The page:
In retrospect Martinez’s timing couldn’t have been better. In a matter of months the Texas Legislature made it legal for restaurants to sell liquor by the drink in their dining rooms instead of in separate “private clubs,” and restaurants all over the state started serving cocktails. The combination of booze and a booming economy started the good times rolling, and they didn’t slow down for almost ten years. The upper part of Greenville Avenue, centering on the Old Town shopping center, became the singles destination in Dallas, and Mariano’s bar was happy-hour central. Pictures on the wall show Willie Nelson, Frank Sinatra, Jr., assorted Dallas Cowboys, and the stars of the television series Dallas (scenes for the show were filmed there on five occasions). Southern Methodist University’s party-hearty contingent practically moved into the cantina. When Bob Hope performed at SMU in the late seventies, he knew how to win over the audience. “I went over to Mariano’s for a margarita,” he told the crowd. Everybody cheered and whistled. “I won’t say how big it was,” he continued, “but the glass had a diving board.” The students shrieked with laughter. “And,” Hope concluded, “they had to put the salt on with a paint roller.”
Mariano’s was margaritaville, and its publicity-savvy owner, who sported a mustache and goatee and was given to appearing at public functions like charity events wearing a Mexican bandido outfit, became quite the local celebrity. The economic and public-relations value of his creation did not go unnoticed either. Other restaurants and clubs quickly copied his idea, and by the end of the seventies, the drink machine was required equipment in any big bar. In 1984 Martinez received a commendation from the Association of Tequila Producers (a now-defunct trade group) for putting tequila on the map in the United States. In 1996, on the twenty-fifth anniversary of the invention of the machine, both the City of Dallas and the Texas House of Representatives passed resolutions of appreciation. Martinez estimates that in the first year, when the concoction was still a novelty, nine out of ten drinks he sold were margaritas.
Martinez never tried to patent his innovation. “I was too busy running the restaurant,” he says, “and at the time, it didn’t seem like that big a deal.” His associate Frank Adams developed a nice little business leasing frozen-drink machines for a while, but once the initial collaboration was over, the two went their separate ways. (The last Martinez heard, Adams was living in Florida.) Late in 1971, after combating continual problems with the margaritas’ consistency and discovering that some of his bartenders were selling the recipe behind his back, Martinez had a commercial drink-mix company come up with a formula. That way the recipe would remain secret and there would be no variation from batch to batch. The formula makes concessions to mass production, using high-quality lemon and lime concentrates and corn syrup, common in the soft-drink business because it is cheaper than cane sugar. In the restaurant the bottled liquid is mixed with Cuervo Gold Especial tequila, Cointreau, and his dad’s secret ingredient, of course. (The top-shelf or “Texas margarita” also has Grand Marnier.) I tried one of these babies the other day, and I have to say that while it may not be a handcrafted margarita with freshly squeezed Mexican-lime juice, it had a clean, pleasant taste and it went down real smooth.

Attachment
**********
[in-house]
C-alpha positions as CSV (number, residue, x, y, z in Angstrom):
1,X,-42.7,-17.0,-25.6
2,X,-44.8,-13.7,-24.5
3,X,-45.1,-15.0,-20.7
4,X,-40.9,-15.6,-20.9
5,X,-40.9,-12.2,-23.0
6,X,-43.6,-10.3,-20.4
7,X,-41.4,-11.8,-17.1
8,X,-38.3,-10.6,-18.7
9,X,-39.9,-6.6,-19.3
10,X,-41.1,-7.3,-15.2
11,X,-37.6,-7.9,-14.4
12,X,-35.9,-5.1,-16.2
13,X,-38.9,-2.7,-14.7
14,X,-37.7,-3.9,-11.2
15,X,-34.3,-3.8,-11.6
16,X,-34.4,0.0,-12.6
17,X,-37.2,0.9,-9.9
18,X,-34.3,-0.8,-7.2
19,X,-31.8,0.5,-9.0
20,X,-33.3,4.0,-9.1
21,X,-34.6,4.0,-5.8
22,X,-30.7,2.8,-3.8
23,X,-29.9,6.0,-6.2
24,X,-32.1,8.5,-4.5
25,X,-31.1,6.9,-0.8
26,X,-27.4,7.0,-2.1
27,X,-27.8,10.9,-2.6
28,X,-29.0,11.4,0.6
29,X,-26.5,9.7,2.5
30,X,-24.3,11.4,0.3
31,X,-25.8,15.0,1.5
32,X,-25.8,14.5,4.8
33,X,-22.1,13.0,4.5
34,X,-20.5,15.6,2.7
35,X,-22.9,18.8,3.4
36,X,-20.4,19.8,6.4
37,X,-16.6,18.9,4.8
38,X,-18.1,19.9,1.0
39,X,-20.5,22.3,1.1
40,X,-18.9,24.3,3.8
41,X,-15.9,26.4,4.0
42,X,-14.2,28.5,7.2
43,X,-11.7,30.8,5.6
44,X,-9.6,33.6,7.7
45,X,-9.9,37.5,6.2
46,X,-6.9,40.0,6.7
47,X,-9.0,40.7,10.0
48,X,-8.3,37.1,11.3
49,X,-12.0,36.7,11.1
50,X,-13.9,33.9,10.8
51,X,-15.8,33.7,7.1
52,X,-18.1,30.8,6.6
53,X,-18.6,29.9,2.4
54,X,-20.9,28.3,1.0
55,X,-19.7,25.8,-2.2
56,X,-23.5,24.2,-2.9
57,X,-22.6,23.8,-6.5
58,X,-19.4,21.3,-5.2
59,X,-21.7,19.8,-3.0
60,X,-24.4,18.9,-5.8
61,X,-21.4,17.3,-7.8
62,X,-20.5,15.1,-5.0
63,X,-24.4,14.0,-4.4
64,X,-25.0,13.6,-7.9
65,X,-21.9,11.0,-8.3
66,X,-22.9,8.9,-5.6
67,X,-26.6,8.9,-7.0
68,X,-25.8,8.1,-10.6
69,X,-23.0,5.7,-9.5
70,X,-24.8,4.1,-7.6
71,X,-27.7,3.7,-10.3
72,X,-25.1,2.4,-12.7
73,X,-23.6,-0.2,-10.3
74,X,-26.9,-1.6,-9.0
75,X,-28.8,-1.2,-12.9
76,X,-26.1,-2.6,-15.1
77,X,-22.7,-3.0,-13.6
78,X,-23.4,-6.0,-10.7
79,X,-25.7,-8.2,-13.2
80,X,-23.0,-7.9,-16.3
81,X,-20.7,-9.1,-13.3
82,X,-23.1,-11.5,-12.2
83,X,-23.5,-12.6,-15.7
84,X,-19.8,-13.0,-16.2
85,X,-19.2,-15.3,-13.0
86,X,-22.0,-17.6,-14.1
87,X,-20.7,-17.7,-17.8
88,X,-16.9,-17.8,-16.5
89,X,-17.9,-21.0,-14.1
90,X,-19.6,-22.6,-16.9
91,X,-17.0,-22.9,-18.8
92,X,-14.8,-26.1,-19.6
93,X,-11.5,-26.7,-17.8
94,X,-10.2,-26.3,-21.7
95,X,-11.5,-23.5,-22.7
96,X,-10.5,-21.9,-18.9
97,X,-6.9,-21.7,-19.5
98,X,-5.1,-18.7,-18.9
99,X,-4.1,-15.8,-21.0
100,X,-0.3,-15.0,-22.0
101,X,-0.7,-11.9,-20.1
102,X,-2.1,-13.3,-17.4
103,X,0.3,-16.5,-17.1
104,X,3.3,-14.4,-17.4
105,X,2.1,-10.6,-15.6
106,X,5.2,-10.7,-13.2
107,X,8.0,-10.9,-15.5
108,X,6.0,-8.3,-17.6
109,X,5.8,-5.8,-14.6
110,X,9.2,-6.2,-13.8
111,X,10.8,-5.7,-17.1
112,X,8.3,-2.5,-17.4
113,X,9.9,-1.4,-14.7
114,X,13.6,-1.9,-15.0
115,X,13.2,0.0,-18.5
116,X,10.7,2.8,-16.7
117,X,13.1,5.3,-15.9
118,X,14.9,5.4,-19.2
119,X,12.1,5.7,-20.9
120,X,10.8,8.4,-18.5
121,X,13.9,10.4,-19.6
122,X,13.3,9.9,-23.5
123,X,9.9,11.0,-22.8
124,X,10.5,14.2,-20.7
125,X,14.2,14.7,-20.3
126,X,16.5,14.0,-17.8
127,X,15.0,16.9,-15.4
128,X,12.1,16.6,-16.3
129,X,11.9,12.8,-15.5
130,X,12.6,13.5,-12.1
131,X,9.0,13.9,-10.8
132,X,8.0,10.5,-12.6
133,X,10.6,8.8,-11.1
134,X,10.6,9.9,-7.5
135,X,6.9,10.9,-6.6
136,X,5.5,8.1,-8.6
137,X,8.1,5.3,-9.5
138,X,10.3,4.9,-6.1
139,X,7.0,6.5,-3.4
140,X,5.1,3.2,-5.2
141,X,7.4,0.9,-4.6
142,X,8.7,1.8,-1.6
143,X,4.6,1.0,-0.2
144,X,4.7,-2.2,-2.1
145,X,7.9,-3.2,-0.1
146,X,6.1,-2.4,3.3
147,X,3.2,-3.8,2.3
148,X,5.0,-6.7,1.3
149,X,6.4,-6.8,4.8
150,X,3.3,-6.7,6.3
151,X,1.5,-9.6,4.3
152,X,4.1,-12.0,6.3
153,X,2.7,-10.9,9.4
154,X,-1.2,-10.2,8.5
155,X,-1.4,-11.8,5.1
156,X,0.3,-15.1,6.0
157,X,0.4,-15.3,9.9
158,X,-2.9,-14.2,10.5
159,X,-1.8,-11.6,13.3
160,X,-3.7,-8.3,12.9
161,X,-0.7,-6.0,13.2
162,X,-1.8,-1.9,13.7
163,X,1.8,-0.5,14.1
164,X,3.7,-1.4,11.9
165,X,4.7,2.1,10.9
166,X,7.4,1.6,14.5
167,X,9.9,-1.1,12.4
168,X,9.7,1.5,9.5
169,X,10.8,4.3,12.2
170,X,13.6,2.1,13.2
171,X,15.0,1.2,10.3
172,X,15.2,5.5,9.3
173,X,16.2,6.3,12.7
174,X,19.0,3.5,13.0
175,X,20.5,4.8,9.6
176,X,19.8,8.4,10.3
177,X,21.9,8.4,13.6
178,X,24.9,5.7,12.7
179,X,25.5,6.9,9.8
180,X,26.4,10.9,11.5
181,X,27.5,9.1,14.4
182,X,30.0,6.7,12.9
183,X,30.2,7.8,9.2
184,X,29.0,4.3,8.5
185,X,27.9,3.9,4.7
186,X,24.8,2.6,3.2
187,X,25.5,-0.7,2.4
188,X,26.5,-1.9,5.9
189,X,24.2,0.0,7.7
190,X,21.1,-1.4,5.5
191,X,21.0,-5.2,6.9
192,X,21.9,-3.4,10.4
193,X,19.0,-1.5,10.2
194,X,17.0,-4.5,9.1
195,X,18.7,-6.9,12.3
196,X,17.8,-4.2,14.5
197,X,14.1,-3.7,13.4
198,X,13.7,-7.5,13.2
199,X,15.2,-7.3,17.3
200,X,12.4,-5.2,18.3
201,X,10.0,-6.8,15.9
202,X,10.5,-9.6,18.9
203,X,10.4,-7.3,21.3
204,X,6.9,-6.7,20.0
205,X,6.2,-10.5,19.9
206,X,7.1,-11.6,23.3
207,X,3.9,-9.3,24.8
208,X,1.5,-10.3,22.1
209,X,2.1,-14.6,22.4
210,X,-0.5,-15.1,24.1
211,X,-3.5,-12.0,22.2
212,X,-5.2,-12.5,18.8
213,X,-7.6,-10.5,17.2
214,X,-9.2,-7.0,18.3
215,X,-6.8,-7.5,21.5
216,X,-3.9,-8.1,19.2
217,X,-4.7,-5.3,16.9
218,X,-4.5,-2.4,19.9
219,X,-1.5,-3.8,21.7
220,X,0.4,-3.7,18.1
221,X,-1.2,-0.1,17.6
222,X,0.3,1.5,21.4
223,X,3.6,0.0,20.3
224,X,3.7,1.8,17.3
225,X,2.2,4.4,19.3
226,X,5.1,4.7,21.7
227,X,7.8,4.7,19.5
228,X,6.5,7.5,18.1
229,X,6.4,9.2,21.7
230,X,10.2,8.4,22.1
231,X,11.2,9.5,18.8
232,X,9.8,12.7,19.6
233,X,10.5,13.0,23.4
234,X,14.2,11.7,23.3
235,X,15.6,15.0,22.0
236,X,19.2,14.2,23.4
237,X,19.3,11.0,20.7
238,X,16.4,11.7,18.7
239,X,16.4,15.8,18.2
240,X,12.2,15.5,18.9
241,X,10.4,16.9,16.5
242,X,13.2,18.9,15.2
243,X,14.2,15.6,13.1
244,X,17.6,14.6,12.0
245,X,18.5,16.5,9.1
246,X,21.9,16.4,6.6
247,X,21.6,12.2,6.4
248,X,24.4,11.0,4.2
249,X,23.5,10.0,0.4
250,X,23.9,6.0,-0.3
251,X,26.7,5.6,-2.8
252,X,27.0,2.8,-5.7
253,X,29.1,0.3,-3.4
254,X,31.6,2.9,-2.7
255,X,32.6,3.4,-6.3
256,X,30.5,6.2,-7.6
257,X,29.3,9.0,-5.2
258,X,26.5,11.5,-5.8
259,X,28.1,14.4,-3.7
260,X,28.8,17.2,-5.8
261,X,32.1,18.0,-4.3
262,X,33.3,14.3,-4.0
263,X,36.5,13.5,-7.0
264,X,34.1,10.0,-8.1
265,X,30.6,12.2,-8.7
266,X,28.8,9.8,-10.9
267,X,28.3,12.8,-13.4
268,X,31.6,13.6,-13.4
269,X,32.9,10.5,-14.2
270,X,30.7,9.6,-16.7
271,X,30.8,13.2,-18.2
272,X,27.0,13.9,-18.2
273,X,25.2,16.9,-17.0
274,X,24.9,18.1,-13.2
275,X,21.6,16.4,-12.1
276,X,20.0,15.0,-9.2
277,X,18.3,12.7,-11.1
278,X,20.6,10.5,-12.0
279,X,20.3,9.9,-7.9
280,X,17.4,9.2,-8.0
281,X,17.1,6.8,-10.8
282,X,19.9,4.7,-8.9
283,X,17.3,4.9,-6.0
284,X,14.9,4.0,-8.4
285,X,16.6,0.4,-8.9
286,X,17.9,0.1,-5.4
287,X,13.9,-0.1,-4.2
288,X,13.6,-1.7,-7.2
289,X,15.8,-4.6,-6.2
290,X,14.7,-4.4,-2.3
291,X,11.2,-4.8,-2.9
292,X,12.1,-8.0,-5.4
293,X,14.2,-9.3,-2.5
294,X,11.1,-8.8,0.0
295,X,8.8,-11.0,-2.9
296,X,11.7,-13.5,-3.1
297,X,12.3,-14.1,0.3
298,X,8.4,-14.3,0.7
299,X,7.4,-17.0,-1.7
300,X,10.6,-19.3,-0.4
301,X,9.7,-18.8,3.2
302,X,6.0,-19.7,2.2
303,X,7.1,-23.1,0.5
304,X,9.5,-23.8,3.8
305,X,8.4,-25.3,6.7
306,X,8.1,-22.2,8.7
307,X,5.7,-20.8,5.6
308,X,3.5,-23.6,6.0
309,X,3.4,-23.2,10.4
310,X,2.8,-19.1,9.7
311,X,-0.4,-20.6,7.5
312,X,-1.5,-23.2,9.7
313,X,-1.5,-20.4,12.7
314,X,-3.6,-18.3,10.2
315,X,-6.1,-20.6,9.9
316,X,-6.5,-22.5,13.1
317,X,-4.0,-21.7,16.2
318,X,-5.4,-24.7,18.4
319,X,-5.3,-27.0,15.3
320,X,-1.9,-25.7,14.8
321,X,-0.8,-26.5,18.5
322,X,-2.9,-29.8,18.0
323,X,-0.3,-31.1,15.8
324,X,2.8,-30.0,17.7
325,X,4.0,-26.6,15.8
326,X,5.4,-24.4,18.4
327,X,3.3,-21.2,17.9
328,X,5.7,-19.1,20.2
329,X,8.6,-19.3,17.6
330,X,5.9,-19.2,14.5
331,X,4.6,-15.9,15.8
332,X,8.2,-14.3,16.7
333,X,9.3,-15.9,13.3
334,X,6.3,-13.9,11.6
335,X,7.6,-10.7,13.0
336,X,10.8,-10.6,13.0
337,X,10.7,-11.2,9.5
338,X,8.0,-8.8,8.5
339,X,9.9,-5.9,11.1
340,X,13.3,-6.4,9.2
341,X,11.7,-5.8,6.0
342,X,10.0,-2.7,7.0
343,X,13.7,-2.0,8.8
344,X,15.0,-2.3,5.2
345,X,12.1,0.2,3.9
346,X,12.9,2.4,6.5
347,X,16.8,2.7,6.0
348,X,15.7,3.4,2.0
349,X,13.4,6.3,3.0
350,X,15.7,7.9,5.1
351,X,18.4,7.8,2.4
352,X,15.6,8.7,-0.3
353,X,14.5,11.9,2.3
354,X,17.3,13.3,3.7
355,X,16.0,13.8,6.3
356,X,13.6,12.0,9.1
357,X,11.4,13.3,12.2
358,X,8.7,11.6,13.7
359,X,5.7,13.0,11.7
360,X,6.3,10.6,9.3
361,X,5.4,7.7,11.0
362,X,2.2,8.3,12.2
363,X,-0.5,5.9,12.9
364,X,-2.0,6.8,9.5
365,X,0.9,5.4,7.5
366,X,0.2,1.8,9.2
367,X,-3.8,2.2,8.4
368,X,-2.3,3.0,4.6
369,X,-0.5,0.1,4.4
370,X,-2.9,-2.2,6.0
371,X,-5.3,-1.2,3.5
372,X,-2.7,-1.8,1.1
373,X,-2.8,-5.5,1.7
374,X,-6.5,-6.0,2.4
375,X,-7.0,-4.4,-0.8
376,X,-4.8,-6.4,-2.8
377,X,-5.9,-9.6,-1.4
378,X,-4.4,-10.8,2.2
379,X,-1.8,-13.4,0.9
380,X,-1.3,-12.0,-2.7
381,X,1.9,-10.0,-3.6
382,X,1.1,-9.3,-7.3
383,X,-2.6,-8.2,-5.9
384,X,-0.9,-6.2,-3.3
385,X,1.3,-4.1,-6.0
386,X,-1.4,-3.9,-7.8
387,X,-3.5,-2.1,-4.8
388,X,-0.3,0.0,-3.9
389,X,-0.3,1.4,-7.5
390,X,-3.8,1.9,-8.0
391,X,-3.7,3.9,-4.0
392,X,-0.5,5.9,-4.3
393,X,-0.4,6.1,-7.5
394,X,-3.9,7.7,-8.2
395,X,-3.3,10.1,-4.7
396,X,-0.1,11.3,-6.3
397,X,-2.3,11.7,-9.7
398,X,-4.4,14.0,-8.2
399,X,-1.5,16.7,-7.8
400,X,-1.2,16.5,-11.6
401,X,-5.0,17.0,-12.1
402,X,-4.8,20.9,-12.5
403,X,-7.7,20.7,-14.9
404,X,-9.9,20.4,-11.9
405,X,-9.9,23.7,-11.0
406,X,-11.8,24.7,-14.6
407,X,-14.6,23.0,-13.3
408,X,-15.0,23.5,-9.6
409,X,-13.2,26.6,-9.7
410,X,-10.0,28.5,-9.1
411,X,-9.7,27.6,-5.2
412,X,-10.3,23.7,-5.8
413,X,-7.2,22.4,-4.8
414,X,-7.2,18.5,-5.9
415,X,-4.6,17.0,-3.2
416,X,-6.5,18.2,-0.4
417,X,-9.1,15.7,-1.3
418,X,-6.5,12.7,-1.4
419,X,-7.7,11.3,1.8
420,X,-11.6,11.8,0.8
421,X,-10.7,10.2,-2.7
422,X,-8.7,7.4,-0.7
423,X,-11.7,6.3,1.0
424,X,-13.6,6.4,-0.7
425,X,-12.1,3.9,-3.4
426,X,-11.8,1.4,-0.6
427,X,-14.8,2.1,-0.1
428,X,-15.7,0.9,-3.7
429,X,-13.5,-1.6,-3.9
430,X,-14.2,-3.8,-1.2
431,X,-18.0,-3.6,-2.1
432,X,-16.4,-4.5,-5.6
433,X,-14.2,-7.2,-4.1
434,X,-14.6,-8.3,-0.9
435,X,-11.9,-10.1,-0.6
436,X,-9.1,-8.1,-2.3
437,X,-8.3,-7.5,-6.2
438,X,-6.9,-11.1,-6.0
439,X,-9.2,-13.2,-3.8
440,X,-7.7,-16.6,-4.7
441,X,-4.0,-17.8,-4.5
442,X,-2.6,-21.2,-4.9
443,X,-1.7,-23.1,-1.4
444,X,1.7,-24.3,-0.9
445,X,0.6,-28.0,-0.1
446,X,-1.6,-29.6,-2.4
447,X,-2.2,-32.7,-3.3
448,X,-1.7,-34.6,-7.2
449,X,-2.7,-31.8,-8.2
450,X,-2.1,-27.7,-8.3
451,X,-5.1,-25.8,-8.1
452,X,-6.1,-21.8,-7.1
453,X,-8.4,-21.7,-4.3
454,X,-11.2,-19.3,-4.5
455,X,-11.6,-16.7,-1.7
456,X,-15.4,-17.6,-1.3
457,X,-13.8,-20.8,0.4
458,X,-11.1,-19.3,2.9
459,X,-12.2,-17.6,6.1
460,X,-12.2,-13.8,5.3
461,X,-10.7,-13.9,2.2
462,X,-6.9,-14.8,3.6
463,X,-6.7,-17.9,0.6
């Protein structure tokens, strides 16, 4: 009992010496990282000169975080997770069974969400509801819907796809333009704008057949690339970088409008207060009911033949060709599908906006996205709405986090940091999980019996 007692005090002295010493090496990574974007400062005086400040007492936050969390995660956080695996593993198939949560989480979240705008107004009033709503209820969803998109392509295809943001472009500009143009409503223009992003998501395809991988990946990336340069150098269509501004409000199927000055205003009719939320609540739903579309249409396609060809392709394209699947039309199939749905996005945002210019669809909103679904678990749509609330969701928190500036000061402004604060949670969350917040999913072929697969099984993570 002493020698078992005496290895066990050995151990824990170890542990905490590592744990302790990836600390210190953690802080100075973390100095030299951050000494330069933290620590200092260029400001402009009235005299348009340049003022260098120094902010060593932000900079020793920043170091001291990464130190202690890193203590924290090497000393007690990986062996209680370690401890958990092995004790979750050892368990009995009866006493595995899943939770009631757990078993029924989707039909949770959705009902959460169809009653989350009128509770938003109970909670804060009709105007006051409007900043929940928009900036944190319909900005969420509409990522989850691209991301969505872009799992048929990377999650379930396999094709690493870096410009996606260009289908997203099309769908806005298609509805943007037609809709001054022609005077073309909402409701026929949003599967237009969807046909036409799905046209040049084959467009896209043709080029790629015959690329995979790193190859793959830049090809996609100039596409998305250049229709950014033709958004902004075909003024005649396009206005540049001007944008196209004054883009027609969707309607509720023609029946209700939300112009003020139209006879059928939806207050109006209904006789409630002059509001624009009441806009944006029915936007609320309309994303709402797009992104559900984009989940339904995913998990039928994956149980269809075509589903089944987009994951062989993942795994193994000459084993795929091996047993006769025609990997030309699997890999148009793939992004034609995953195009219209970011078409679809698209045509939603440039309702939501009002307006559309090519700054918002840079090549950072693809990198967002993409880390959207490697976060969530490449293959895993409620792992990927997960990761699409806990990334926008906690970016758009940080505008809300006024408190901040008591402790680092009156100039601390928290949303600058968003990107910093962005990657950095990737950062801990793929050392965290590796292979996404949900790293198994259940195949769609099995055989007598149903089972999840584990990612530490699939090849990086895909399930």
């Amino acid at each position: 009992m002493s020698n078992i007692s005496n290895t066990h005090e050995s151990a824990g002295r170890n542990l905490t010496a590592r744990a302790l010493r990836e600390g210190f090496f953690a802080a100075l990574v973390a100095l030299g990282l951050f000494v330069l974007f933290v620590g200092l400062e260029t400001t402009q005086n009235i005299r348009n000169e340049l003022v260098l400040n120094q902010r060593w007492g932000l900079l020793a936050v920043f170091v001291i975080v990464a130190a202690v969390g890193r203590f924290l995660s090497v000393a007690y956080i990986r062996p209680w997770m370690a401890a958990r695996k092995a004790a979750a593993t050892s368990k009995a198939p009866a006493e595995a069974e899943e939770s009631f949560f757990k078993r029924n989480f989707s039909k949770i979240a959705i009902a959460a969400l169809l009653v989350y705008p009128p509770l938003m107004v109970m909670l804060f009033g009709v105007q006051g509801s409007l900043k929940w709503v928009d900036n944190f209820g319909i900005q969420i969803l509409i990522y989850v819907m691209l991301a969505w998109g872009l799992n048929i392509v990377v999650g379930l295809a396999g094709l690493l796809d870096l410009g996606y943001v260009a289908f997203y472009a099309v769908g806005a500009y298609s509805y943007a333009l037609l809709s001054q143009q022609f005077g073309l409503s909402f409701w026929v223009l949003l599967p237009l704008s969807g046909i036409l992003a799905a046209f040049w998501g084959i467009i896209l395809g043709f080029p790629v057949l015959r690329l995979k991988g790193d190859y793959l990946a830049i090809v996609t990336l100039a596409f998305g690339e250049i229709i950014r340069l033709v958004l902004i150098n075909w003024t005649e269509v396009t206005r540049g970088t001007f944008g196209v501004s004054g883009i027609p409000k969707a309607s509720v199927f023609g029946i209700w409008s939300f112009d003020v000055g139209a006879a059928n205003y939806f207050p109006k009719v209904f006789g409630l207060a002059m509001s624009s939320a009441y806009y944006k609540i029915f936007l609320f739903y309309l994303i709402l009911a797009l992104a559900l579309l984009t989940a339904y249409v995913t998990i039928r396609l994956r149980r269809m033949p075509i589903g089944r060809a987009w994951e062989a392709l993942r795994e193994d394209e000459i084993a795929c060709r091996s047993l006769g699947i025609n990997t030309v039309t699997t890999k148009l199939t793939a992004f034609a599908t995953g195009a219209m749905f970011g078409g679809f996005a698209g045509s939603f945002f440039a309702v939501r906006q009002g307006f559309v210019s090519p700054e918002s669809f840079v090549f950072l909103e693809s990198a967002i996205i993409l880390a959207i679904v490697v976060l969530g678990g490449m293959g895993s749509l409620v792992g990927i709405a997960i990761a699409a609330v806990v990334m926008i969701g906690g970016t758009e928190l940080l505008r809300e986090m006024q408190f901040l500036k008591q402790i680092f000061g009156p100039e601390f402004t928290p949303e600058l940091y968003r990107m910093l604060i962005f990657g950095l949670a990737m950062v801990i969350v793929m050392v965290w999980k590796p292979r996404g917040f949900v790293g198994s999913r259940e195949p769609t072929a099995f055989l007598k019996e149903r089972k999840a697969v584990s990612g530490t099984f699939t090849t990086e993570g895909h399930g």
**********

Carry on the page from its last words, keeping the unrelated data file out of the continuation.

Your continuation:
This month Martinez will celebrate the thirtieth anniversary of his creation with a margaritafest at his six Dallas-area restaurants—three Mariano’s and three La Hacienda Ranches. If you order a frozen margarita between May 5 and 11, your first drink will be the same size and price it was in 1971—six ounces for $1.25. It will not, however, emerge from a dinky, 1971-era dispenser. At the huge La Hacienda Ranch in Colleyville, for instance, three flavors (original, strawberry, and Texas) will be dispensed from four ever-churning tanks. The tanks will never run out because they will be continuously refilled by hoses leading from twenty-gallon containers of margarita mix discreetly hidden in a walk-in cooler.
No doubt plenty of people will show up for the event, and no doubt plenty of them will remember the old days, when the customers at Mariano’s on Greenville Avenue wore miniskirts and leisure suits, the cocktail waitresses wore hot pants, and—when the mood and the margs were just right—the musicians in the cantina would coax the revelers to their feet and everybody would snake-dance out the front door, disappearing into the margaritaville night.